FOLLOWING what was a nifty and enjoyable adaptation of RL Stine’s beloved children’s horror book series, we have what is a disappointingly pedestrian sequel that never fully capitalises on its moments of invention.

We move on to a new set of characters this time, including science geek Sonny (Jeremy Ray Taylor, whom you may recognise from the recent It adaptation), his best buddy Sam (Caleel Harris), Sonny’s big sister Sarah (Madison Iseman) and their mum Kathy (Wendi McLendon-Covey of Bridesmaids).

READ MORE: New Halloween movie continues the bloodline

When Sonny and Sam decided to scavenge an old abandoned house for junk they could sell, they happen across an ancient book which leads them to inadvertently bring to life the ventriloquist’s dummy Slappy, who was introduced in the first film.

The two friends watch Slappy’s playful, magic-powered mischief turn to sinister malevolence as he unveils his plans to wreak Halloween havoc upon the town once more.

There’s something quite plodding and curiously unengaging about the chaotic Halloween shenanigans this time around. It darts from one set-piece to another with only fleeting impact; the special effects are by far the most creative aspect as we see everything from an army of garden gnomes to vicious gummy bears come to life.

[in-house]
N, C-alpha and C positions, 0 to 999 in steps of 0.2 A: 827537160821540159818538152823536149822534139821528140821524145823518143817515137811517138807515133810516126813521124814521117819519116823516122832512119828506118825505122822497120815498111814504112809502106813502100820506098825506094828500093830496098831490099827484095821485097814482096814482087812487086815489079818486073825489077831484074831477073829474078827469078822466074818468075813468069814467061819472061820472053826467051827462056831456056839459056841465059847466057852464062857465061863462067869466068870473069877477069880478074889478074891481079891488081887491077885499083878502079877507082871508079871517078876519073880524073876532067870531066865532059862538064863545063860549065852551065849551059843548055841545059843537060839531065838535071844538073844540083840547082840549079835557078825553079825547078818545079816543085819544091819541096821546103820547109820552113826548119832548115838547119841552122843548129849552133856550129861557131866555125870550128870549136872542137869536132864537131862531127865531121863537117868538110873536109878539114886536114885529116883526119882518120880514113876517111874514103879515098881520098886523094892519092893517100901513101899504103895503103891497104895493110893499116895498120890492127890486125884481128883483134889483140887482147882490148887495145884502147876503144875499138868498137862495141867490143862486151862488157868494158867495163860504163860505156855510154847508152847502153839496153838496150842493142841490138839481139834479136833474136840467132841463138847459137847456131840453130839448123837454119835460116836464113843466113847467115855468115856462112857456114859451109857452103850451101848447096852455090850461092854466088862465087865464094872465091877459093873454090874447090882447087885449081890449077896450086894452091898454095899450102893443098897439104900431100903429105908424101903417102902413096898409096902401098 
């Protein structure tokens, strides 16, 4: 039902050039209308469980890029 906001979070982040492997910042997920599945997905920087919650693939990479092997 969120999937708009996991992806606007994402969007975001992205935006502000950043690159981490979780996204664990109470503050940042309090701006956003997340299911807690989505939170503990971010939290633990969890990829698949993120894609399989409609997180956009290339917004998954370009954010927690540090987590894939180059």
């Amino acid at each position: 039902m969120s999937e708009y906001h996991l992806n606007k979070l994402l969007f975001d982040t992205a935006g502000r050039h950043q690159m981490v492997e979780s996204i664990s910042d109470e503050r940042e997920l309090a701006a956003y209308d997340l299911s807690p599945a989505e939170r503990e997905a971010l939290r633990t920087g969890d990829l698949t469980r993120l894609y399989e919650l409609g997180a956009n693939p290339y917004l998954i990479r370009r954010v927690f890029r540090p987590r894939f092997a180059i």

But the film’s invention is mostly front-loaded as beyond that it never really amounts to much as it fails to get the most out of what the premise has to offer.

It doesn’t generate much genuine involvement with the characters as, despite some engaged performances, their family/friendship drama is flippant and external threats are solved all too easily as the film hyperactively rushes along to the next thing.

The plot reeks of a generic and easy join-the-dots mentality that just isn’t that interesting to watch unfold. The first film found an inventive way to bring Stine’s distinctive creations to life by making the main character the focus as he tried to return his monsters back to within the pages of the books from which they had escaped.

Jack Black does reappear here but it’s a conspicuously brief role that practically feels like he filmed it while on his lunch break from the recent similar but superior family-friendly, horror-tinged adventure The House With A Clock In Its Walls.

This is a much broader but also far less involving attempt at conjuring the same sort of anarchic Halloween atmosphere as the first film. However, for all but absolute newcomers to that sort of thing, it leaves many tricks and treats to be desired.